The answer really depends upon the type of tree. Some trees sucker on the bottom, and it's not a problem. Some are grafted, and if they sucker on the bottom, it's likely the root stock suckering (this should be trimmed off).
It also depends on your location. In really hot areas, suckering can be the plant's way to shade itself from the heat. Eliminating the shade could cause the stem to burn.
As for the stake, to properly plant a sapling, if the plant is too flimsy to support itself, you should have three stakes forming a triangle. This allows the plant to move within a narrow area. Movement is required for the plant to build up good strength. If you leave it staked like that, there is no flexing, and the plant is weaker than if it is allowed to bend.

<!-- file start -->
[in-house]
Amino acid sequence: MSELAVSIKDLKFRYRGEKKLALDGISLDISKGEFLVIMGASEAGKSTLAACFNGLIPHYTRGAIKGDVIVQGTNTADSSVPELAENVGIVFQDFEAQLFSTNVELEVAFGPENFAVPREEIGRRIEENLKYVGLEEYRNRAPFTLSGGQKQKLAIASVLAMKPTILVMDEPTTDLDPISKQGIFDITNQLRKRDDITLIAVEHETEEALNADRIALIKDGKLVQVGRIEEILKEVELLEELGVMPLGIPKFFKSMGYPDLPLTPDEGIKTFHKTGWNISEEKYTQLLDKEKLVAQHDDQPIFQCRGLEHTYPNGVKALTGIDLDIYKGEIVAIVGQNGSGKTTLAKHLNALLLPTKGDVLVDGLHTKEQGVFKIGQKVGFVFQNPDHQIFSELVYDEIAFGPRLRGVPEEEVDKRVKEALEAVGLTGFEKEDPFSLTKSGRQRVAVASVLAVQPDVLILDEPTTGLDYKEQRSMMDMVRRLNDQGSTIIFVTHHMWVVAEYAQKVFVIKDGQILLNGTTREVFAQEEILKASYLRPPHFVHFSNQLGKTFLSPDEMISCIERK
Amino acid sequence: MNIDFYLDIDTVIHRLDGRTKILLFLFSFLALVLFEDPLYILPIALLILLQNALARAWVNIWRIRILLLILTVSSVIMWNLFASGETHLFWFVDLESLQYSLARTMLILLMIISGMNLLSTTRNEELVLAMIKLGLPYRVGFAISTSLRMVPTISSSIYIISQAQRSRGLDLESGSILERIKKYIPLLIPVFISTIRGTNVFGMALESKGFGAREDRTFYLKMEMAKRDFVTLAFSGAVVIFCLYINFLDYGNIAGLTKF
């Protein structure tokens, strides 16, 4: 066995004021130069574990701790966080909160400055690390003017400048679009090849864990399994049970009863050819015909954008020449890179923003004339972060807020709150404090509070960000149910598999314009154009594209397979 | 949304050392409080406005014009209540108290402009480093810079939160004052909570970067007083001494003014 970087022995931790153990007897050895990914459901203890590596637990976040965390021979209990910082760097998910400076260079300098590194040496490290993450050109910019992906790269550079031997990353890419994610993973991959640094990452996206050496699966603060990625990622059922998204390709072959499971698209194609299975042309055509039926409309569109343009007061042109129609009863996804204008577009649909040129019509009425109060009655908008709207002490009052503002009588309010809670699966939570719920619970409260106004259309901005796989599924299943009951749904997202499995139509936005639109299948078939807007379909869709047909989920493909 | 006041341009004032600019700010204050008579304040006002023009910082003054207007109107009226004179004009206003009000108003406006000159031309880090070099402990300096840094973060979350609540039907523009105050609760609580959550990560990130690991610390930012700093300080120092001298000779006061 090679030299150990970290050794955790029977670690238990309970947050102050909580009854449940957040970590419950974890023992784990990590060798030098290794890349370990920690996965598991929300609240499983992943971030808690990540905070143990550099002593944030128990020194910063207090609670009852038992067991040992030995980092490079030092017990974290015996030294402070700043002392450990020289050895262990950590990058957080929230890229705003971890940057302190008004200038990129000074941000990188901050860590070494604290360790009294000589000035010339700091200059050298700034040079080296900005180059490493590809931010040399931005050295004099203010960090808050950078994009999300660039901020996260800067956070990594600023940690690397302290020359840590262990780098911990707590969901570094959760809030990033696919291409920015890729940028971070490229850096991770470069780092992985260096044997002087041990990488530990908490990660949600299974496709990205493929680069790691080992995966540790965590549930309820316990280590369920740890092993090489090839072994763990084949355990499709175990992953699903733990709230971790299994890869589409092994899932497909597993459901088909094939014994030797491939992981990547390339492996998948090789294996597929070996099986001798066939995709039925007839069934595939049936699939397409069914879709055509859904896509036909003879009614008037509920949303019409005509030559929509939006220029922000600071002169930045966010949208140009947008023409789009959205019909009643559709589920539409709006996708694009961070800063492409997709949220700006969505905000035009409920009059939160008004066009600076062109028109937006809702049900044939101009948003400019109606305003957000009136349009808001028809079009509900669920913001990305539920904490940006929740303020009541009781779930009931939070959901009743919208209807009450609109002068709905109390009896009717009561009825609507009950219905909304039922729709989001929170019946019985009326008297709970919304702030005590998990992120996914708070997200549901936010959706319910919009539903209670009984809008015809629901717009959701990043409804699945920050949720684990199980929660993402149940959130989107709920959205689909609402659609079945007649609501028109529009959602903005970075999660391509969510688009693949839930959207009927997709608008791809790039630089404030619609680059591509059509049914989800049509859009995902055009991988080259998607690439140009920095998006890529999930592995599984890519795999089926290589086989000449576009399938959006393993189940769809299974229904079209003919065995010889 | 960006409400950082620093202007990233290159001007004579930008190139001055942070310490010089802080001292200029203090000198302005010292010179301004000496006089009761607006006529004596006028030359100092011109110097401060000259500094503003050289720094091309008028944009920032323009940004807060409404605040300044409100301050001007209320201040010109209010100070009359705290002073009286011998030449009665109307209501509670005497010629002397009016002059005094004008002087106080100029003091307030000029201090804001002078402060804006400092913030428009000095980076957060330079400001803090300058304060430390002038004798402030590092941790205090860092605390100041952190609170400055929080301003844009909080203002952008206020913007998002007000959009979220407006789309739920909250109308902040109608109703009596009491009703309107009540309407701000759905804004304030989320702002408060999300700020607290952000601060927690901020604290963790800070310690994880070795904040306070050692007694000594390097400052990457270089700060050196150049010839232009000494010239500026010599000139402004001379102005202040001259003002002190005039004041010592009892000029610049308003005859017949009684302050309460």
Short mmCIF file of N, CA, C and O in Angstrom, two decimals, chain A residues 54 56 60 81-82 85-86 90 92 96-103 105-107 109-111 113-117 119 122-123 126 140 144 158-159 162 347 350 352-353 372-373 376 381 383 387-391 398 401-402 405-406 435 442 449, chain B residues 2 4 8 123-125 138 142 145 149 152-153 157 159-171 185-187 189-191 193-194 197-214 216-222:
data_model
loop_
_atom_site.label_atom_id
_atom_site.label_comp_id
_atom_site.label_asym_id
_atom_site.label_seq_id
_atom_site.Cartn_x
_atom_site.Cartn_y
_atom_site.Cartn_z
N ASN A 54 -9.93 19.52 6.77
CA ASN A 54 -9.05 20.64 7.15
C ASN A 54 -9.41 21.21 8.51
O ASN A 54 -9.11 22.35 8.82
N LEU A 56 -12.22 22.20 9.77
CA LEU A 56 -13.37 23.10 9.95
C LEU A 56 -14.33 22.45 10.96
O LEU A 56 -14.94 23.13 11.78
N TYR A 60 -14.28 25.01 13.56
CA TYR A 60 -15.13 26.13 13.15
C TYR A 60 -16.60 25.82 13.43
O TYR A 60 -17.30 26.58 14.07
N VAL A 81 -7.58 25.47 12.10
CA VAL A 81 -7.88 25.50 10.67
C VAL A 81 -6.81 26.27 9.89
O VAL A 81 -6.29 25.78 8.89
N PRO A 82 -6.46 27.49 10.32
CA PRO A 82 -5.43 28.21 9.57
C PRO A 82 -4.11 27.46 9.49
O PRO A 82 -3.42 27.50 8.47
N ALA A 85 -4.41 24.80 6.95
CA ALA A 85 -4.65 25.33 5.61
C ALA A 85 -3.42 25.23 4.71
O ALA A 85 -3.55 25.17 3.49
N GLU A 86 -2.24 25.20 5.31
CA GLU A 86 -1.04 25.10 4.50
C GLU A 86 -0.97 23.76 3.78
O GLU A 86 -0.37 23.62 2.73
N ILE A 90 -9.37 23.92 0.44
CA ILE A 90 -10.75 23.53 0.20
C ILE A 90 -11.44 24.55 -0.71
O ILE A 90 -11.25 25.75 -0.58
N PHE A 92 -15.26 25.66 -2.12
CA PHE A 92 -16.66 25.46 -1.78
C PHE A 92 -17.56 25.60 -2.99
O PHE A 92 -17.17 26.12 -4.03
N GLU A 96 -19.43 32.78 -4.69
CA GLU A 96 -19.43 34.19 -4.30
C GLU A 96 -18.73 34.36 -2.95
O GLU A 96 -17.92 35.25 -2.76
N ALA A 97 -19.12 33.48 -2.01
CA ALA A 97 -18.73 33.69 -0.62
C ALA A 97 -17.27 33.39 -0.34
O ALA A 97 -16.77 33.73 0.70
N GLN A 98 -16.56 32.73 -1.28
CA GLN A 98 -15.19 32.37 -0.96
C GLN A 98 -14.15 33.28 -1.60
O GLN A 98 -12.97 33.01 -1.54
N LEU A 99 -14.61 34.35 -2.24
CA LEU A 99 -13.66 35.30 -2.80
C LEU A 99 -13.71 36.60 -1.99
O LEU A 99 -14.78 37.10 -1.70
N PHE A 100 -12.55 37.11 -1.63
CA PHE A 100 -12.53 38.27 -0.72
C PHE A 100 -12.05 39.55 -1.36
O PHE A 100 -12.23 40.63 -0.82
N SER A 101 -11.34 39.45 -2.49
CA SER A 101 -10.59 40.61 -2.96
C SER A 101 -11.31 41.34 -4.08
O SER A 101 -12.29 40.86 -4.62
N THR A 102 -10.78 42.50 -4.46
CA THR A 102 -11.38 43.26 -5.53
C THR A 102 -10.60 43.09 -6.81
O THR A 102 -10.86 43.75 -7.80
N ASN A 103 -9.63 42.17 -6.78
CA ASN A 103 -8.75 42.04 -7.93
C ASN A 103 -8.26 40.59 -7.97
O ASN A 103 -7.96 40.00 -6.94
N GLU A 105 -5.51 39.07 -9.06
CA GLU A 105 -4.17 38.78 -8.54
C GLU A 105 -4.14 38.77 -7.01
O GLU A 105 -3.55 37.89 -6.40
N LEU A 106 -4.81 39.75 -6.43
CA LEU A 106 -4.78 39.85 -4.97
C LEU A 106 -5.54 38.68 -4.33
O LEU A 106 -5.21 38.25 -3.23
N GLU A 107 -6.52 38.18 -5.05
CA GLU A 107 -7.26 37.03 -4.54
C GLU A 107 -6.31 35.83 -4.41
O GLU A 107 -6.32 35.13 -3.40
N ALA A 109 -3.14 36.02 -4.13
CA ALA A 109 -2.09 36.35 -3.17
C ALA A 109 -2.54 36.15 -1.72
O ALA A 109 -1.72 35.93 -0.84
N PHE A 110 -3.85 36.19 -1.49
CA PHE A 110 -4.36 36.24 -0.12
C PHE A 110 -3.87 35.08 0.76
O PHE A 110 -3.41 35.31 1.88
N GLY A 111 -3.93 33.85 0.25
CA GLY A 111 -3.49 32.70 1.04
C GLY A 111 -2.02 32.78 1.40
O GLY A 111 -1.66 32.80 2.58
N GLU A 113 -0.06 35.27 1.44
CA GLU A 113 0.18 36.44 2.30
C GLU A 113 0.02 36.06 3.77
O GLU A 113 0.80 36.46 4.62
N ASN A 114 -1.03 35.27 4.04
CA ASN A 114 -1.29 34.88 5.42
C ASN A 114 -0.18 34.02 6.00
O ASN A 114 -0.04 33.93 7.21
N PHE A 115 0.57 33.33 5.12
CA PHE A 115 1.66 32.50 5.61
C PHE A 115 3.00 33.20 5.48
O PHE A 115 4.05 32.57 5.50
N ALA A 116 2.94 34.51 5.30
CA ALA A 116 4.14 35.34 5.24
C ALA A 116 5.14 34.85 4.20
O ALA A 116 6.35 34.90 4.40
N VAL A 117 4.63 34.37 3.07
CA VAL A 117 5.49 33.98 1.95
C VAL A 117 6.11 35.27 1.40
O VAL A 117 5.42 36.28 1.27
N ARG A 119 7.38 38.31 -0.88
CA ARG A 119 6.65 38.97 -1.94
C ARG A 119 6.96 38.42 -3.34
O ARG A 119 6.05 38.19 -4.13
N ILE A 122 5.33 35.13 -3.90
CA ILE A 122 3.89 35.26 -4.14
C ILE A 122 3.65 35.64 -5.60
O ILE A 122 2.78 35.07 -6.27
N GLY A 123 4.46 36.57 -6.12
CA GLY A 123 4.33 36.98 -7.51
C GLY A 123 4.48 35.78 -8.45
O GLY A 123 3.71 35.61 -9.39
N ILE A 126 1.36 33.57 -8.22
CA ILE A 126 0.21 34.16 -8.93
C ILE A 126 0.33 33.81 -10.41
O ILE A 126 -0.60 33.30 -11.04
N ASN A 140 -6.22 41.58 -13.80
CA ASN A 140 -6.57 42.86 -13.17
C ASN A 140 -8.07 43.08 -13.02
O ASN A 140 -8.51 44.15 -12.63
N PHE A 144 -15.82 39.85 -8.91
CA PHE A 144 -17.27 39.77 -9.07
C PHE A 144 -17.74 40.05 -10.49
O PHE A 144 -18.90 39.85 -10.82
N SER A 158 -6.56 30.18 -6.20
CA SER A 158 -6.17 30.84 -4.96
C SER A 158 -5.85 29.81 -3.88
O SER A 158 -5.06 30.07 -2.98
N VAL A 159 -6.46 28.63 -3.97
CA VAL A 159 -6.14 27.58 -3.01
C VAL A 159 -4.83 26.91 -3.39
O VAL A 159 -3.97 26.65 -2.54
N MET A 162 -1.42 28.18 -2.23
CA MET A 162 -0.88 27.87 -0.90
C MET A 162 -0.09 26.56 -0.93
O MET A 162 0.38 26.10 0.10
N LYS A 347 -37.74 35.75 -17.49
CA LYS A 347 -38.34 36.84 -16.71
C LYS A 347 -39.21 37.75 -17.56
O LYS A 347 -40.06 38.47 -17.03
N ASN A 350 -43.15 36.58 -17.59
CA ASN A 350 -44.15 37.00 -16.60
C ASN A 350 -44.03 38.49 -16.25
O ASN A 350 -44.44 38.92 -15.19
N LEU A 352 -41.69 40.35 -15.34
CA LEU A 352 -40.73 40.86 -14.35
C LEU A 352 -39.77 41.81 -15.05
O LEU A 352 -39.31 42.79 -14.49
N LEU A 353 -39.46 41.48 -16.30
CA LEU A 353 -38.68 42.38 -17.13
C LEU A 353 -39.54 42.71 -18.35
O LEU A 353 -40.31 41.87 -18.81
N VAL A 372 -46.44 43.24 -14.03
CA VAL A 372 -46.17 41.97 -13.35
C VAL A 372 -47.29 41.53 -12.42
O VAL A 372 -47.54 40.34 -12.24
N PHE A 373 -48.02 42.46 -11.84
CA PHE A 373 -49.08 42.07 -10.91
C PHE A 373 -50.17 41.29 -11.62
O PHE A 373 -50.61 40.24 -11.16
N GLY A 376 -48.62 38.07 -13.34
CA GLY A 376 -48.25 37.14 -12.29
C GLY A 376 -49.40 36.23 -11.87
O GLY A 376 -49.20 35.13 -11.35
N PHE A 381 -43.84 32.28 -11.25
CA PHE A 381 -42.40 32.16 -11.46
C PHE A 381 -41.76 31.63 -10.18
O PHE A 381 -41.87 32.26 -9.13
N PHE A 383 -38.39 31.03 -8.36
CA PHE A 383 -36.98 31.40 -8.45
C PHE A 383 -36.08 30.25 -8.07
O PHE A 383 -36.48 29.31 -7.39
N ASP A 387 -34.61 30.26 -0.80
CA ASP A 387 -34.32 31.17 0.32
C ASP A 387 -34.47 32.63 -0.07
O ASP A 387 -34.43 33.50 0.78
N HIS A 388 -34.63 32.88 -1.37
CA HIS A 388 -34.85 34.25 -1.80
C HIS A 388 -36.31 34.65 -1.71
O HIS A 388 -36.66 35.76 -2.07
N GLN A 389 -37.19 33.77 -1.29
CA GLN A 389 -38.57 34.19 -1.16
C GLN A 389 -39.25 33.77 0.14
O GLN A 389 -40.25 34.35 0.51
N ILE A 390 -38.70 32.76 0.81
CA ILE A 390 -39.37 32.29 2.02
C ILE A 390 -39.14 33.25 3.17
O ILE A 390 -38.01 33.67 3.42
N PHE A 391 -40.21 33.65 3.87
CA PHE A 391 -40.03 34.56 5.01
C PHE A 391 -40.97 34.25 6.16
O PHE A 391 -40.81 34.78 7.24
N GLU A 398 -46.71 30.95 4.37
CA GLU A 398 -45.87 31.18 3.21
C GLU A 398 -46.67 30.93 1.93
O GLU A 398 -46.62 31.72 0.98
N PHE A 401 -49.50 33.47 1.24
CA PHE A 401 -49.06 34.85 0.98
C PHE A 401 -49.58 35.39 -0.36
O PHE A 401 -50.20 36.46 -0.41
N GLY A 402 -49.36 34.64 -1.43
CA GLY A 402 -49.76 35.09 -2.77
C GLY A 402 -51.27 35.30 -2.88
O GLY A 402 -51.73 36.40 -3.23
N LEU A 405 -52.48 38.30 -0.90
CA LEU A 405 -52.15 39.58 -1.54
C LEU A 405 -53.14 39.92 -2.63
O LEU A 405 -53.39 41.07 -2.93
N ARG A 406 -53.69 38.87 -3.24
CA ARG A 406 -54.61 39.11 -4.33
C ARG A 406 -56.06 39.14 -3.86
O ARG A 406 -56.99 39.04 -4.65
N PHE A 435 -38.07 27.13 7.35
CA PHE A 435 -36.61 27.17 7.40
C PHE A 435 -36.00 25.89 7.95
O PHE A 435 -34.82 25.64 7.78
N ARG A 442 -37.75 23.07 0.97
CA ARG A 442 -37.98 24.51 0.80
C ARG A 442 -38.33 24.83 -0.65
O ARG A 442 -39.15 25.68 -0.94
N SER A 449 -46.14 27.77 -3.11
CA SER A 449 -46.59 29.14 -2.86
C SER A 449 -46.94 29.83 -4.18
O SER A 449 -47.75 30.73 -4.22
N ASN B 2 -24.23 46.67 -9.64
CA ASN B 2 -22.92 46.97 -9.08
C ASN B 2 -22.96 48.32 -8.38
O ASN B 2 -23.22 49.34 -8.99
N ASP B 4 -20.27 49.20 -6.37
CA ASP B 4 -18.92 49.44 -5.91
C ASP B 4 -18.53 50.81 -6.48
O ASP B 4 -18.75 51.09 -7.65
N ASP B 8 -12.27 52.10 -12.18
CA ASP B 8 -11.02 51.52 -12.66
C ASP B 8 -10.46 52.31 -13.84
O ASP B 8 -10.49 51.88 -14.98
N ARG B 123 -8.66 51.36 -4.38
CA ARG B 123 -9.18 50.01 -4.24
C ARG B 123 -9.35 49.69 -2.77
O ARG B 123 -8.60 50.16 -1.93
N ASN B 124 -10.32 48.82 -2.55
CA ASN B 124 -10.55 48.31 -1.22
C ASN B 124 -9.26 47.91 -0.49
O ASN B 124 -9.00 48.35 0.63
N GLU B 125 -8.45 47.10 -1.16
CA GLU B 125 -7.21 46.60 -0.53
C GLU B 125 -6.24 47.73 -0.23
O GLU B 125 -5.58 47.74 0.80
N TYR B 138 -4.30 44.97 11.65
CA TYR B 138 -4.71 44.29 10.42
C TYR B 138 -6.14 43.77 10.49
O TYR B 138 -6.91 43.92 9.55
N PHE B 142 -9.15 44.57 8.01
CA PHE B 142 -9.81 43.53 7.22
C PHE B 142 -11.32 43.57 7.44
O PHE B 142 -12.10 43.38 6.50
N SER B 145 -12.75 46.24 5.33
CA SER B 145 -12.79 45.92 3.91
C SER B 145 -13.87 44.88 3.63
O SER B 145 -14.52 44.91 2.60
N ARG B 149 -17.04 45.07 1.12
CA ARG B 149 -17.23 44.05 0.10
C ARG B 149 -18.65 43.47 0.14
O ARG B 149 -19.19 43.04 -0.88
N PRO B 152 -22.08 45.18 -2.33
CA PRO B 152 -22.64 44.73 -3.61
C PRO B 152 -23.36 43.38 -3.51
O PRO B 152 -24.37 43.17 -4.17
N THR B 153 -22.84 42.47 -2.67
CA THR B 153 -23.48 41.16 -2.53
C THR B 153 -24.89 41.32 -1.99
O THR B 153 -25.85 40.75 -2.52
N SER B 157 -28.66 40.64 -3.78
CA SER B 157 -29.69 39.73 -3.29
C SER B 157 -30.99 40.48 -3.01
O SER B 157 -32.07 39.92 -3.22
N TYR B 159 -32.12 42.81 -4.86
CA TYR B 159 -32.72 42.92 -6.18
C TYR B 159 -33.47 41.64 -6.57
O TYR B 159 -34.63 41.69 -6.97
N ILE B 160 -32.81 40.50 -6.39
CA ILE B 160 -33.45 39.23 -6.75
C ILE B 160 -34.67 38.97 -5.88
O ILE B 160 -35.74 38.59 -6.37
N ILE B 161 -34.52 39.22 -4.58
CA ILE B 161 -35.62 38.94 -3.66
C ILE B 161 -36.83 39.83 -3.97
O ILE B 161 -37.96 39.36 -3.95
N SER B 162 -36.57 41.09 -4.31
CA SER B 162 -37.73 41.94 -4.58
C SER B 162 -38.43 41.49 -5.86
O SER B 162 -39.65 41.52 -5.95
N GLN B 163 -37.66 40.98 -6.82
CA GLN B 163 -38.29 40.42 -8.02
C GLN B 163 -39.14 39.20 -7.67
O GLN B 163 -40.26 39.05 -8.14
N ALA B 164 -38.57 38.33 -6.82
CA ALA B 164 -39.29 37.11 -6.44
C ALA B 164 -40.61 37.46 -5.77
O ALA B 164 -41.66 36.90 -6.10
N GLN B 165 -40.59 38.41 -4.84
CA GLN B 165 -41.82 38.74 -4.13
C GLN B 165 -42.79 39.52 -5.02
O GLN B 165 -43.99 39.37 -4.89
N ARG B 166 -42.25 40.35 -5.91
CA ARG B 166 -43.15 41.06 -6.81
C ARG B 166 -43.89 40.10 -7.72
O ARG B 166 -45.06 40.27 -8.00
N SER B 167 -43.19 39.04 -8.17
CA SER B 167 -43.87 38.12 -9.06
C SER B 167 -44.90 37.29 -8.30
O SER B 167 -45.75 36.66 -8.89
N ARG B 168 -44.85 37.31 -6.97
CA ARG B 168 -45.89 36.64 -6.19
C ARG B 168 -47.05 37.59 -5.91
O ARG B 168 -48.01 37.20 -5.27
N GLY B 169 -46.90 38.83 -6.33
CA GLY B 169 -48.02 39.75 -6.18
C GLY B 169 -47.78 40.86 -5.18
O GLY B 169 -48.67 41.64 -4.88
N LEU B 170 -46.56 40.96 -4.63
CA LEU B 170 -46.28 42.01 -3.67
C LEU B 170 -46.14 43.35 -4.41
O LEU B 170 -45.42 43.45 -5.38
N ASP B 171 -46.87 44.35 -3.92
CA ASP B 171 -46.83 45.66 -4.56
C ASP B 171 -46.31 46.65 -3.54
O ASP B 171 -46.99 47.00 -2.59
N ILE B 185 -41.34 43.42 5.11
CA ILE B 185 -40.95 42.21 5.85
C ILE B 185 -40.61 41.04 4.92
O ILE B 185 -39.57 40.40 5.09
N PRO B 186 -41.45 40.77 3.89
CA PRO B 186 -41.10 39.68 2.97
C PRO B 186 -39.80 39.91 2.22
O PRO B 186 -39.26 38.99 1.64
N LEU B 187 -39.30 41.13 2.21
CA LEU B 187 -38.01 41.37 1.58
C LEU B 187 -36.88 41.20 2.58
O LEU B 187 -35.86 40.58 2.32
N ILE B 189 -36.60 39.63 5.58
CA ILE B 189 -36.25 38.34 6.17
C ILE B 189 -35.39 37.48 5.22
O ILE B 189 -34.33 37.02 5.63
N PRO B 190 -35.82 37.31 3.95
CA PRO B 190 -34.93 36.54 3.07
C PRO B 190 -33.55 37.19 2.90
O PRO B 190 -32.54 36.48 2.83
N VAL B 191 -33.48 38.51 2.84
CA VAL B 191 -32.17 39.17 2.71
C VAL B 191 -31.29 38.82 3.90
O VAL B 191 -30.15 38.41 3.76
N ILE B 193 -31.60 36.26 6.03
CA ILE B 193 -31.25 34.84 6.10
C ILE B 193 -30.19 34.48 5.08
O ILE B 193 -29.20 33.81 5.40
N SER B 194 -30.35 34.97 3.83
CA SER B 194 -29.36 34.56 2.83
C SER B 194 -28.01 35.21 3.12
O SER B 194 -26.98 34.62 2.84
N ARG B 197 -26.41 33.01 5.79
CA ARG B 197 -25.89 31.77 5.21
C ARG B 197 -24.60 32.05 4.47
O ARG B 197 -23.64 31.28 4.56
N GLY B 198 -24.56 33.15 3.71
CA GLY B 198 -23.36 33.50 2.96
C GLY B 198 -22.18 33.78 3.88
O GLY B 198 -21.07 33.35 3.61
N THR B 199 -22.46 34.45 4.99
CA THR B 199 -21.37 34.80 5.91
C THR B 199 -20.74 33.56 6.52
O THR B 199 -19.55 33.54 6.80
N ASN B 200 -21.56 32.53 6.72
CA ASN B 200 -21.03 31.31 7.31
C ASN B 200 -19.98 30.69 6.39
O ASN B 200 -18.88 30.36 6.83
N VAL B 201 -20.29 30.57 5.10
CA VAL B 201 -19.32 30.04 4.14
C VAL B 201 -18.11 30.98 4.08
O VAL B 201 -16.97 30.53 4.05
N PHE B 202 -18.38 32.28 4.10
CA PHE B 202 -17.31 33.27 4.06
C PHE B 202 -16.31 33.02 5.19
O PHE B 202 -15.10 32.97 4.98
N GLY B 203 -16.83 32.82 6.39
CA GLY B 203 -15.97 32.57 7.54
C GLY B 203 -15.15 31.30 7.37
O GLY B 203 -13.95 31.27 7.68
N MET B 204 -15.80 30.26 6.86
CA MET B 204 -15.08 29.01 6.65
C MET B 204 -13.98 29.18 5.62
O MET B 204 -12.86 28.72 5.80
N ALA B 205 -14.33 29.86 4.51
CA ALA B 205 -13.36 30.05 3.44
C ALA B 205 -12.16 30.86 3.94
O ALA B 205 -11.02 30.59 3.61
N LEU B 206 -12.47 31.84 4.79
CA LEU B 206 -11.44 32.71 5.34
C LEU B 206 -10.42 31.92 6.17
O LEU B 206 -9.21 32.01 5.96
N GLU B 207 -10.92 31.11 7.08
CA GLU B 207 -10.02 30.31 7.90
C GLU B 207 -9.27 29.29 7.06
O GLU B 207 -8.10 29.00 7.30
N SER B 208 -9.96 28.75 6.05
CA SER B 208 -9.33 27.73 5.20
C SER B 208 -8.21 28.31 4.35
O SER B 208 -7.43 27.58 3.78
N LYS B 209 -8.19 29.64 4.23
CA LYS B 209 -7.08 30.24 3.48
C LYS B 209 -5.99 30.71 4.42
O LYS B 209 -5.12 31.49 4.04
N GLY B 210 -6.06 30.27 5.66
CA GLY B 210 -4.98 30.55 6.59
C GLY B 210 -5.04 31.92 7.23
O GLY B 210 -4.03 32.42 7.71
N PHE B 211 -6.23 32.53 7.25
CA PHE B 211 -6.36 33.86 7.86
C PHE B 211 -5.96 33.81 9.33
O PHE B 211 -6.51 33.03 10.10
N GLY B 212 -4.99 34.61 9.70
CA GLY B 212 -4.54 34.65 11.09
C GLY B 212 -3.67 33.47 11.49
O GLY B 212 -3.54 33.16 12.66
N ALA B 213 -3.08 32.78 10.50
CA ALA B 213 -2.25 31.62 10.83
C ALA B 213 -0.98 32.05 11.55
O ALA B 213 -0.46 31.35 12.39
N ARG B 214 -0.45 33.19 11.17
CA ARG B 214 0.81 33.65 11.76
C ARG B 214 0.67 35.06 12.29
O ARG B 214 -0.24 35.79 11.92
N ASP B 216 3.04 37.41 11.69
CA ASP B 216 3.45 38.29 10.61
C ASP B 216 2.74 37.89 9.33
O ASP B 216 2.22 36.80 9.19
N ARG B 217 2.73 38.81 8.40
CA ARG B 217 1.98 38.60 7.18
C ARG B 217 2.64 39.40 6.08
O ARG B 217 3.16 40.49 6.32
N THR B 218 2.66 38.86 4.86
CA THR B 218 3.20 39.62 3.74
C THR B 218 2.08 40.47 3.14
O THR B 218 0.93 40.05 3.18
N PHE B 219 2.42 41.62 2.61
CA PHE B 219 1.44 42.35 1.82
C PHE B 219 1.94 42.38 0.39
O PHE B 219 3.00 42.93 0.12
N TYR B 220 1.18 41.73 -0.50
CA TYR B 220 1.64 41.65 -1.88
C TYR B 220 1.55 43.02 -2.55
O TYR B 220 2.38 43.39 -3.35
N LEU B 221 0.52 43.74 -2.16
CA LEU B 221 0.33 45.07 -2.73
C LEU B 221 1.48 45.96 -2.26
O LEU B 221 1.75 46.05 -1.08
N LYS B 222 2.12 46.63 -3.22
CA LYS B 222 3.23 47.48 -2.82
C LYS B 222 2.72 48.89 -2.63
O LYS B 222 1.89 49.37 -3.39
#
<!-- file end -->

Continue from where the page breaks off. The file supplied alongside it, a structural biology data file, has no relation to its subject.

Just make sure the amount of motion allowed does not cause the roots to move around, or they won't get established. Speaking of the roots, you should always spread out the roots and inspect for girdling roots when planting a tree from a pot. Circling roots is very common in potted trees, and if not corrected, your tree is very likely to have stunted growth or even die from strangling itself.